Dear George R.R. Martin,

After watching the series finale of "Game of Thrones" on HBO, I have a single request: please finish writing the "A Song of Ice and Fire" series sometime in the near future.

I started reading your books within this series four years ago when I was 15, which was before I knew much about the TV adaptation on HBO. I vividly remember going to my local bookstore to browse around and leaving with the first installment of your series — a series that would quickly consume my life.

Your writing style was (and still is) like nothing I've ever read before and while I was confused as hell trying to follow the complex character map you created within Westeros, I wanted nothing more than to continue reading. I was absolutely enthralled by the intricate details, the construction of such a fantastical yet realistic world, the intense emotional complexity of the story, and most importantly the depth at which you developed each character. It goes without saying that because of all of the previously mentioned things I finished all five published books within the series in less than a year and enthusiastically encouraged my fantasy-loving friends to do the same.

You can imagine my disappointment when I came to the realization that book six ("The Winds of Winter") was still under construction and had (at the time) been for the past four years. For a while, I held out hope, determined only to begin the HBO adaptation once I had read your vision in its entirety to avoid having it tainted or incorrectly interpreted on a television screen. But four years after finishing the books without having received any sign of the next, I begrudgingly sat down and finally began season one, episode one.

Three weeks after that (yes, I binge-watched the entire series) I sat anxiously awaiting the start of the highly anticipated final season with the rest of the general public. While the show was phenomenal in its depictions, I thought watching season eight was painful and rushed as the writers struggled to translate your vision and its complexities into a logical and digestible TV narrative. Therefore, I urge (even beg) you to finish the series in order to help calm the frustration mixed with disappointment and help answer the questions surrounding the rushed plot and character arcs within the adaptation.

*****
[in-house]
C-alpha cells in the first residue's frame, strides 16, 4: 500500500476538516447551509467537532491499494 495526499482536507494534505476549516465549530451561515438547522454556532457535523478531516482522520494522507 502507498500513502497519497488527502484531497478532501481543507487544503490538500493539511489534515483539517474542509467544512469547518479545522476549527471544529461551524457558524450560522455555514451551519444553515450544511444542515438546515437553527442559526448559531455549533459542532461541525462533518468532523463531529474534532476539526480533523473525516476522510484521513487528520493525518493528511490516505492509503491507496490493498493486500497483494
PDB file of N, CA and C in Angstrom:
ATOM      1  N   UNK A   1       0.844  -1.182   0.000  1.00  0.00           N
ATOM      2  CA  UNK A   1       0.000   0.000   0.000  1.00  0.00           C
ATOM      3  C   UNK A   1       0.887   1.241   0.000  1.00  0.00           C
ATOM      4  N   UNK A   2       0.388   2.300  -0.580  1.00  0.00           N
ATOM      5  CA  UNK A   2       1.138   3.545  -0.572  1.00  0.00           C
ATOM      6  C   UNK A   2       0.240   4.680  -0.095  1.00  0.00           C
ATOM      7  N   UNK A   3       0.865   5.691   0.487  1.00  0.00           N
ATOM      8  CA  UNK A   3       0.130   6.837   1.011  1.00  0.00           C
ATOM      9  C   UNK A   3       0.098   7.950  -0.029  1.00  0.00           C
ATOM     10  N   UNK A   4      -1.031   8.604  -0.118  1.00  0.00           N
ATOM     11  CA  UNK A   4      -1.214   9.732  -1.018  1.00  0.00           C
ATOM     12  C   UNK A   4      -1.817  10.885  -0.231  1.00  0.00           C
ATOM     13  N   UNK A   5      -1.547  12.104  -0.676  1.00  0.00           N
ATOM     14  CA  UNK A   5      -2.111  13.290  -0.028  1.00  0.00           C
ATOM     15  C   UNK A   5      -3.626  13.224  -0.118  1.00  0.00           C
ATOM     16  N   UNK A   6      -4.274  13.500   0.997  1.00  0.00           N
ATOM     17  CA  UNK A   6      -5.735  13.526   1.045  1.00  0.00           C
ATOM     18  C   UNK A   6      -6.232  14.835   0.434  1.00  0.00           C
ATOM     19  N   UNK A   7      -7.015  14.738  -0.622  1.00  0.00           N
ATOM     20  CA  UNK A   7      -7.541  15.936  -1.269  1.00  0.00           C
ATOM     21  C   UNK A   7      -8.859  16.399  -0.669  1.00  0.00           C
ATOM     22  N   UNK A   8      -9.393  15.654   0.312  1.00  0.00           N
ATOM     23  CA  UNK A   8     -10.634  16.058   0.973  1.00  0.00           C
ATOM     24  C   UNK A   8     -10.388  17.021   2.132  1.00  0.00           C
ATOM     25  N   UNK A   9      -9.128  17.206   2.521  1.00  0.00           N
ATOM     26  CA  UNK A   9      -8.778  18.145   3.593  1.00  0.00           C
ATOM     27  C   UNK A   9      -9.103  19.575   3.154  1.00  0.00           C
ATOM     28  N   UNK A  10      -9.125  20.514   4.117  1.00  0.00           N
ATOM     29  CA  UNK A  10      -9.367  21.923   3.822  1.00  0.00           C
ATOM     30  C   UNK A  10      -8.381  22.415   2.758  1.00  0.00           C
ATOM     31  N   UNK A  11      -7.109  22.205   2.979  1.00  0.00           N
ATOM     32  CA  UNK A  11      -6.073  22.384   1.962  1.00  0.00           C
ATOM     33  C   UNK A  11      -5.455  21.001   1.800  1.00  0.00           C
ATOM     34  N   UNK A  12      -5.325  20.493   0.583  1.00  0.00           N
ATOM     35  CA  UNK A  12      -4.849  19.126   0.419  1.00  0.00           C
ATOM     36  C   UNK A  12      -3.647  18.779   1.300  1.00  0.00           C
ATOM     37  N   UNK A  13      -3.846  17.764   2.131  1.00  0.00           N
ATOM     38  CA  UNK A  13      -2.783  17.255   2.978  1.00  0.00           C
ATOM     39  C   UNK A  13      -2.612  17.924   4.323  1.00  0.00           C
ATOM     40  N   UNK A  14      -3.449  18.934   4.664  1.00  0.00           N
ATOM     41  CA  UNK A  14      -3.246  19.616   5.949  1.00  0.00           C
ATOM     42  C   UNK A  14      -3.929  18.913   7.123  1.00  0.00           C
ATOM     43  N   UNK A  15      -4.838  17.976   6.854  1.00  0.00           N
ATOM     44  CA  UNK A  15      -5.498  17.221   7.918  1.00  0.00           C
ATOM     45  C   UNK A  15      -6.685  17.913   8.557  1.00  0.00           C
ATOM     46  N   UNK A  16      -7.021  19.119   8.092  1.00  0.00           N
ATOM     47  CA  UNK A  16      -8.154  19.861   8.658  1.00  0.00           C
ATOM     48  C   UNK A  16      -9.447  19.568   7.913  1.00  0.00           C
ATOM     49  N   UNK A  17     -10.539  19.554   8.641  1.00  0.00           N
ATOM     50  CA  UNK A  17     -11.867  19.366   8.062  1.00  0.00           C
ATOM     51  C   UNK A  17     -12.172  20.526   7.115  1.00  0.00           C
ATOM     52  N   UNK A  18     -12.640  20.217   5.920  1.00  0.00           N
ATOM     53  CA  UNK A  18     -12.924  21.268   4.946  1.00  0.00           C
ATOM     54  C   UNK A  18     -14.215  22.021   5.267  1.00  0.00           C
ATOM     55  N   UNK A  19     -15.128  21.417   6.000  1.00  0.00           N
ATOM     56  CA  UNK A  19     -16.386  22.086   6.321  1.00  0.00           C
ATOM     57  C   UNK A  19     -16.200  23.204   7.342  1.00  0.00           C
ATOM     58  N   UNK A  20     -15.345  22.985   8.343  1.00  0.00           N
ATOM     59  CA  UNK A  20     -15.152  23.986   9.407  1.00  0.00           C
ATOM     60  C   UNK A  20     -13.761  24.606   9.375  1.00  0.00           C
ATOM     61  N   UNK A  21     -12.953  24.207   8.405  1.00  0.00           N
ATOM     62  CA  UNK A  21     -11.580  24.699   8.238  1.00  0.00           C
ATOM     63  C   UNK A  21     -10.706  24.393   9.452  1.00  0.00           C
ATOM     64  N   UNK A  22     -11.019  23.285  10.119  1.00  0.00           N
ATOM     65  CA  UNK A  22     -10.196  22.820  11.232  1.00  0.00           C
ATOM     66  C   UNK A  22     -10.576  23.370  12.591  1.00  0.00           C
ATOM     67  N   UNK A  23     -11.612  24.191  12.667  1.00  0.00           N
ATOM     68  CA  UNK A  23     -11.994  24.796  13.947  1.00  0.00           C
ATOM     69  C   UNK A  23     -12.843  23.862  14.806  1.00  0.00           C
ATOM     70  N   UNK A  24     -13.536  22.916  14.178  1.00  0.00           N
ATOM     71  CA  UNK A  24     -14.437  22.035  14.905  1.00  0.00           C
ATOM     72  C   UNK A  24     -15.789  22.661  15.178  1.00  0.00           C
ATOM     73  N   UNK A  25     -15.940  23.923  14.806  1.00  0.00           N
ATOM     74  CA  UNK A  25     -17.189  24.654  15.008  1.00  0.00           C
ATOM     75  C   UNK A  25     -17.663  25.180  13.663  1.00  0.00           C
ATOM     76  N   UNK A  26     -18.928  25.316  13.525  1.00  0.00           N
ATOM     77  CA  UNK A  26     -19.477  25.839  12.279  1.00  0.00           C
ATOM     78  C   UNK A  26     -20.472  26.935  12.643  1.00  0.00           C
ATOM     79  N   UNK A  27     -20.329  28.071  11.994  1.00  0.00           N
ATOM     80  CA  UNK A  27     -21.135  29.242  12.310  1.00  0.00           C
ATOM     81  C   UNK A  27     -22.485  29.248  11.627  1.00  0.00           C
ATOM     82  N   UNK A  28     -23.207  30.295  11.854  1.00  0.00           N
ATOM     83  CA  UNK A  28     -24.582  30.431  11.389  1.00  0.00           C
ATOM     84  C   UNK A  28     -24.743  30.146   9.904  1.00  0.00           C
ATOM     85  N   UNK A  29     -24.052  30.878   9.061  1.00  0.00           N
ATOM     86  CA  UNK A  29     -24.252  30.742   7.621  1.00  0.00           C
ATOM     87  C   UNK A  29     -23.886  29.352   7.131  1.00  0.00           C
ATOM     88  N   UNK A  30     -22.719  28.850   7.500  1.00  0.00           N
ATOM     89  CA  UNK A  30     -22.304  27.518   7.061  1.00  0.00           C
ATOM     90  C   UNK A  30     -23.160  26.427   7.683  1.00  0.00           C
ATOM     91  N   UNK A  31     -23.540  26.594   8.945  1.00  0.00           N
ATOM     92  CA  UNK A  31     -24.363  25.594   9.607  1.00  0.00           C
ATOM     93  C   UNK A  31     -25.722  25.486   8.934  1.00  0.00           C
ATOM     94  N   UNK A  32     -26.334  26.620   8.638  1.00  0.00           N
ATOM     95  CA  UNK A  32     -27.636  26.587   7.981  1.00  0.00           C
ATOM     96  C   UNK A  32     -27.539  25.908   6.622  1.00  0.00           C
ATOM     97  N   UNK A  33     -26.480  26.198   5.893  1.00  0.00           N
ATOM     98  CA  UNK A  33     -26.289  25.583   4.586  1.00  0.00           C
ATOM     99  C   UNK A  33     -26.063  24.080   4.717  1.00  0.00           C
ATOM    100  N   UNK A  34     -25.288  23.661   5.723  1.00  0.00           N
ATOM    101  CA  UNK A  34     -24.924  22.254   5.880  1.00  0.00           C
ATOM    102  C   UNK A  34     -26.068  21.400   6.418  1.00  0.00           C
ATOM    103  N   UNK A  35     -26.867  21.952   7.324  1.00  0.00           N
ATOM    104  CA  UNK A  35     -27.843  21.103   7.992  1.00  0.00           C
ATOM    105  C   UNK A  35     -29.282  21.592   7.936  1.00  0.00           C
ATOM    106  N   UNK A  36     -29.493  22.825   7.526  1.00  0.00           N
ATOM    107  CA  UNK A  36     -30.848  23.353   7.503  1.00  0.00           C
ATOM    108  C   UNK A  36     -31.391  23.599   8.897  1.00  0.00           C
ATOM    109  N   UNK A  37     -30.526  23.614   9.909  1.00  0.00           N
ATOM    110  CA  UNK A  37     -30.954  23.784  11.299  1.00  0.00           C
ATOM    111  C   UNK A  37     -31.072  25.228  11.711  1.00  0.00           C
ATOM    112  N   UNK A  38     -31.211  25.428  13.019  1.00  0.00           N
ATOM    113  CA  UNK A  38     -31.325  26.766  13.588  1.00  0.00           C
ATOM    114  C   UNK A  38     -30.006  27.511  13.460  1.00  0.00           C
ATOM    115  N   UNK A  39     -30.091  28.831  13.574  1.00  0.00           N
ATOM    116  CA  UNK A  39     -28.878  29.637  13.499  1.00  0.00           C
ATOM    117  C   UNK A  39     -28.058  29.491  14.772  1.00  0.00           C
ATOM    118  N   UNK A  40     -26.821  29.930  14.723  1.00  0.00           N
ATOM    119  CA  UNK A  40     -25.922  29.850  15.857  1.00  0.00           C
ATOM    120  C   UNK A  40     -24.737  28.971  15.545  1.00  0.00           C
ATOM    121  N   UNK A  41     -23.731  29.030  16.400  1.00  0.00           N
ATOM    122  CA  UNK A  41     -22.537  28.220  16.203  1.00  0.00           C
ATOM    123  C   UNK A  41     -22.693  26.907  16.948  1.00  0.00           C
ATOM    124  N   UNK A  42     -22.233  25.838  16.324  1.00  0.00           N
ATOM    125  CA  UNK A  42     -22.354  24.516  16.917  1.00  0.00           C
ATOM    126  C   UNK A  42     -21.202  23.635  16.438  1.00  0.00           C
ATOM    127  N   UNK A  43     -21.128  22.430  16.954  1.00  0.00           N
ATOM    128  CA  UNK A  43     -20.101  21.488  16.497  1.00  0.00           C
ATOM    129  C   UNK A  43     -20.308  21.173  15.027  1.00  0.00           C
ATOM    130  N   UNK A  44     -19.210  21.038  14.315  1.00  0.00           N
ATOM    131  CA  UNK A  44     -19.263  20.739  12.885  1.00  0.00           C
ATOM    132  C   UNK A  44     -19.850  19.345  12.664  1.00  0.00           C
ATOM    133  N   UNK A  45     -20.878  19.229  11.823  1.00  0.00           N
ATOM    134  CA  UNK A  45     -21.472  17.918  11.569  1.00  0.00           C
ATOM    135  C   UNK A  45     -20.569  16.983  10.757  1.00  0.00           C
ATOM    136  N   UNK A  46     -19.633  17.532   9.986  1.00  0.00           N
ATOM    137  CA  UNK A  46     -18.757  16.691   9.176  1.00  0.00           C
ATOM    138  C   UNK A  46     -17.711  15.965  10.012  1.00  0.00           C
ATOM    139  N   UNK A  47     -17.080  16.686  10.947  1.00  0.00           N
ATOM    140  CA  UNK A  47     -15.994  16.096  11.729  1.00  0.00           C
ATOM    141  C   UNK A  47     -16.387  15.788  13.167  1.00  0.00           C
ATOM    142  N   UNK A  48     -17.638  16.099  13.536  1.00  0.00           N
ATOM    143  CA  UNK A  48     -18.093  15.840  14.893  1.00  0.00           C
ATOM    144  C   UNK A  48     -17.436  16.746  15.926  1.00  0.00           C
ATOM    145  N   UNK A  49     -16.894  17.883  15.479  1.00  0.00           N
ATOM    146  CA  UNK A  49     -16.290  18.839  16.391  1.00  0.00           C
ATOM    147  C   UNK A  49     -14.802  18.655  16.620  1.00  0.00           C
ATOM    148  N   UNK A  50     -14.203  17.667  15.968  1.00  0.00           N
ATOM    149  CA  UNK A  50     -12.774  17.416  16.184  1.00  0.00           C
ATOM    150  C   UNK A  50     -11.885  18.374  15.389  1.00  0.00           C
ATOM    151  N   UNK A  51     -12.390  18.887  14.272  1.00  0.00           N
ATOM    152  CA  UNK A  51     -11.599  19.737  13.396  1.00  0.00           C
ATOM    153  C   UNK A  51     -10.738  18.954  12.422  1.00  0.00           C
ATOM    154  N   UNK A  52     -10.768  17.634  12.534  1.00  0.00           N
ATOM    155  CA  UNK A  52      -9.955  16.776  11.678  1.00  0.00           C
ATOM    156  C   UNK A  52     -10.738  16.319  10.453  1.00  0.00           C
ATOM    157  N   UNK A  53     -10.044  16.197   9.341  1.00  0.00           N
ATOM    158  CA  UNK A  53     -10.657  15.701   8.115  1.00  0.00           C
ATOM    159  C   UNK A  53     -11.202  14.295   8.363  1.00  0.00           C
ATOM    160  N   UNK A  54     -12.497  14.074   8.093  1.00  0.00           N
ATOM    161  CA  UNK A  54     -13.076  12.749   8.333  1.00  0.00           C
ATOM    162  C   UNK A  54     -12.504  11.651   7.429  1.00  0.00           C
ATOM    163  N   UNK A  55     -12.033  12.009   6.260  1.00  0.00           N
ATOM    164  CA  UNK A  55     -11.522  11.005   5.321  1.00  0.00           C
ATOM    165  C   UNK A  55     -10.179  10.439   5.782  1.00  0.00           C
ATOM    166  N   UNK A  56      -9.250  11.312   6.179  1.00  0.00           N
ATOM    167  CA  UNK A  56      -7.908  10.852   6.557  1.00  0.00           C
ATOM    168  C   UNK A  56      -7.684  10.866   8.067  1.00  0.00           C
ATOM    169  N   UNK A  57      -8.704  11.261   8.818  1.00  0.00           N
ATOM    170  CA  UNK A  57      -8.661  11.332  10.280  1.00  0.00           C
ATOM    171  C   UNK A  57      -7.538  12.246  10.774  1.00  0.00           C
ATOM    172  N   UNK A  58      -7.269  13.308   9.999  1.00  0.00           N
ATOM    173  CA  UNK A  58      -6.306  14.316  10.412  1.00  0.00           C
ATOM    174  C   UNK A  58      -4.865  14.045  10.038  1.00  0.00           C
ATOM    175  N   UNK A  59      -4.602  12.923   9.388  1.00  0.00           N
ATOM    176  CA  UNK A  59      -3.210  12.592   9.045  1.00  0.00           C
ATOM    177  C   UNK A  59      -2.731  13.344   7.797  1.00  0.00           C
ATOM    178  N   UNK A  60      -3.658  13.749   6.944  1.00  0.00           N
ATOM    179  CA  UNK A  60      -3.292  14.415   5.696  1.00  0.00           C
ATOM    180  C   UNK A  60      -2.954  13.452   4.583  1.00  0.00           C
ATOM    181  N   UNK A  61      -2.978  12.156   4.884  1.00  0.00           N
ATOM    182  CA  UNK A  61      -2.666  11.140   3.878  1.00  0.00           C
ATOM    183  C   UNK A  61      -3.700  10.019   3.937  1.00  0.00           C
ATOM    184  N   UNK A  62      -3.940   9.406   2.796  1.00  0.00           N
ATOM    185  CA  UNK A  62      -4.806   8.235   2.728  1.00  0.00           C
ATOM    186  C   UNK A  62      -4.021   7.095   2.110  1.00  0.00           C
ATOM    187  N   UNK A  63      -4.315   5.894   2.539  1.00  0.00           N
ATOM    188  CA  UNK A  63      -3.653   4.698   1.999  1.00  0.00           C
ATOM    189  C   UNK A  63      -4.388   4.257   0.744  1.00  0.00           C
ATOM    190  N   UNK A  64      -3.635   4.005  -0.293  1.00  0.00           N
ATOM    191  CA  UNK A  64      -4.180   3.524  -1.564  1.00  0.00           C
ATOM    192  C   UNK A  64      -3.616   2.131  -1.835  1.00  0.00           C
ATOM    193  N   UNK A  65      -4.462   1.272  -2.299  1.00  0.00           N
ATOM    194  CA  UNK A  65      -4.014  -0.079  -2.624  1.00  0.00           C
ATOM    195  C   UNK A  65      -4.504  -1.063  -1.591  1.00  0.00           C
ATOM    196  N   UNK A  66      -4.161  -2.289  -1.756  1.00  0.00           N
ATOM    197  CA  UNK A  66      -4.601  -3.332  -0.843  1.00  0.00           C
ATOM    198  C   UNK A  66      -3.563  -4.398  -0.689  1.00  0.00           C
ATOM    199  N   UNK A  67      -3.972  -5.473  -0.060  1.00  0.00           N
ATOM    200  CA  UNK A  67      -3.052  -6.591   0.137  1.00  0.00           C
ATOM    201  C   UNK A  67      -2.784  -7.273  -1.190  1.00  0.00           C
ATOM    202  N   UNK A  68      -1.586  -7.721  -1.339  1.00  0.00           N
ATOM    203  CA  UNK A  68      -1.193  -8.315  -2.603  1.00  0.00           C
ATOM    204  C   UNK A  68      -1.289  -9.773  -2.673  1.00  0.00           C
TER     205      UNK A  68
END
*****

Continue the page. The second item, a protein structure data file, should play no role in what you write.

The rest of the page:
Simply put, I can't help but wonder how your ending or even your approach would've differed from the lackluster finish I witnessed on HBO.

When will Tyrion meet Daenerys? Will her dragons promptly reach Westeros? What will become of characters like Margaery Tyrell, Stannis Baratheon, and Ramsey Bolton who all met their demise early in the show but are still alive in the latest novel? Will Bran eventually become the powerful Three-Eyed Raven we've come to know or will his mystical powers be kept more minimal? Will he have a greater purpose?

While I anxiously await answers to these questions, I think the biggest reason I implore you to complete the series because as an audience, we need the details, the multiple perspectives, the depth, and the emotion that your writing brings to the story. We need to understand why the narrative culminated the way it did from the man who originally crafted it. I am missing the connection that would've allowed me a glimpse inside Daenerys' head and ultimately a glimpse into her descent into madness. The details that you provide may be able to help me understand why she suddenly chose to scorch the innocent in King's Landing after she spent years protecting the innocent elsewhere. Moreover, finishing the books would give the audience a more concrete construction of the narrative and how the events build and even point toward a specific conclusion.

Yet we've been left wondering about certain characters and their arcs. Why does Bran go from being the Three-Eyed Raven and not wanting anything anymore to suddenly accepting rule over Six Kingdoms? Why did Daenerys descend so quickly into anger and madness? How is Sansa so comfortable settling for Queen in the North when she had the poise and the power to rule all Seven Kingdoms?

These are details that the TV adaptation rushed through in order to fit everything into the six-episode season. But, they are also the details that you have the opportunity to address, to build upon, and ultimately unravel within the pages of your future books. Please, take advantage of that. If not for me or for an audience, then for yourself so that your vision can be preserved in the form of pages and ink for future readers to enjoy.

As a fan who has been consumed by this series for years, I ask you one question: Is Winter really coming in the near future or is it time for me to pack my "coat" of hope away and move on?

Sincerely,

A Reader Who is Still Holding onto a Sliver of Hope (and the entire world of Westeros)